Central Electricity Research Laboratories

Leatherhead, United Kingdom

Central Electricity Research Laboratories

Leatherhead, United Kingdom
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Robertson J.,Central Electricity Research Laboratories
Advances in Physics | Year: 2011

The properties of various types of amorphous carbon and hydrogenated amorphous carbon are reviewed with particular emphasis on the effect of atomic structure on the electronic structure. It is shown how the proportion of sp3 and sp2 sites not only defines the short-range order but also a substantial medium-range order. Medium-range order is particularly important in amorphous carbon because it is the source of its optical gap, whereas short-range order is usually sufficient to guarantee a gap in other amorphous semiconductors. The review discusses the following properties: short-range order and the radial distribution function, the infrared and Raman spectra, mechanical strength, the electronic structure, photoemission spectra, optical properties, electron energy-loss spectra, core-level excitation spectra, electrical conductivity, electronic defects and the electronic doping of hydrogenated amorphous carbon. © 2011 Taylor & Francis.


PubMed | Central Electricity Research Laboratories
Type: Journal Article | Journal: Applied optics | Year: 2010

An all-dielectric, electrically passive, optical temperature sensor for use in high voltage environments has been constructed and tested. It is based on the temperature dependence of the optical activity in crystalline quartz. The sensor showed excellent linearity over the 20-180 degrees C temperature range, providing temperature measurements within this range to an accuracy of +/-2 degrees C. The output indication was not affected by external magnetic or electric fields. The materials used in the construction of the device are expected to possess long-term chemical compatibility with harsh environments, including transformer insulating oil at temperatures up to 180 degrees C.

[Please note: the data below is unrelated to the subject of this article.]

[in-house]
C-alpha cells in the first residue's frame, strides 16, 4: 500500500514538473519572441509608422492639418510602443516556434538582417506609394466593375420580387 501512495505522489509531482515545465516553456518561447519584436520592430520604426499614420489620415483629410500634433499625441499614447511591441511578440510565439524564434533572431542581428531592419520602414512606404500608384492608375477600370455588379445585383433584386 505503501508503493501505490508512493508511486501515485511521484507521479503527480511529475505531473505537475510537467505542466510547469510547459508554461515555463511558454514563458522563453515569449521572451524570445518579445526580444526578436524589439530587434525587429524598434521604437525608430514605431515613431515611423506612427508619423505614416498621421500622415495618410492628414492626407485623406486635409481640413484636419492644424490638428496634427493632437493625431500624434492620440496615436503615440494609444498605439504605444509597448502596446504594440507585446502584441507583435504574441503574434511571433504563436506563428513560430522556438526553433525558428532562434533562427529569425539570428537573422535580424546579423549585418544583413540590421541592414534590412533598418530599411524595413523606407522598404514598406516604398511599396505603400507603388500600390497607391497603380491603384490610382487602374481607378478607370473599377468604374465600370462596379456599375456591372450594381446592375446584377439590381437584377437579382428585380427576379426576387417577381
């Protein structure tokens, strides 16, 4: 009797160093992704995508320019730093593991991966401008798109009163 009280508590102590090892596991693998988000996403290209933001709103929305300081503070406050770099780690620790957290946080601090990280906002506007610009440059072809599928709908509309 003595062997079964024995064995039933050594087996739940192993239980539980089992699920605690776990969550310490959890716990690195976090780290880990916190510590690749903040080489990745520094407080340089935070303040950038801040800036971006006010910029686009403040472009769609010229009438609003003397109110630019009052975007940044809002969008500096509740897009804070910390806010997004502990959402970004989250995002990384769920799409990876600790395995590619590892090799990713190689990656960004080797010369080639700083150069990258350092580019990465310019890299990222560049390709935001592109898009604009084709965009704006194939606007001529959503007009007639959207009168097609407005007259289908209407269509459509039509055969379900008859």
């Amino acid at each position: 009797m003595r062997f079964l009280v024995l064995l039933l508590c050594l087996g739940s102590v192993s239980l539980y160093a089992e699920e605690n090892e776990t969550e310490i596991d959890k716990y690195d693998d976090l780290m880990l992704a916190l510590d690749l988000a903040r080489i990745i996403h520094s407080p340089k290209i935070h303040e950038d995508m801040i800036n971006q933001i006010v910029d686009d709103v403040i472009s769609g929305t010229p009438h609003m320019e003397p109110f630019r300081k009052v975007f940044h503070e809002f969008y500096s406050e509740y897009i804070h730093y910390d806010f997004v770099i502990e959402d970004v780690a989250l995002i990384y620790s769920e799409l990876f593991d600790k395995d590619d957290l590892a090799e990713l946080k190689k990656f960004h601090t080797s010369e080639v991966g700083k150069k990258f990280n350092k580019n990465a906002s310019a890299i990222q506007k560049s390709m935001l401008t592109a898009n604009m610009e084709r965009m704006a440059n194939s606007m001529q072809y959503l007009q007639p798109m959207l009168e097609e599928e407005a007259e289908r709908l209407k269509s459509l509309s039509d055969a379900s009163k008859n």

PubMed | Central Electricity Research Laboratories
Type: Journal Article | Journal: Applied optics | Year: 2010

The technique of polarization-optical time-domain reflectometry is analyzed to see how the polarization properties of an optical fiber may be deduced from the backscattered light. It is shown that, subject to certain assumptions, the polarization is modified as it would be by a linear retarder. The results of measurements on a fiber showing both linear and circular retardation are given and compared with a theoretical model. The experiments show that the accuracy of measurement is limited by changes in the polarization, due to the scattering process, which vary randomly along the fiber.

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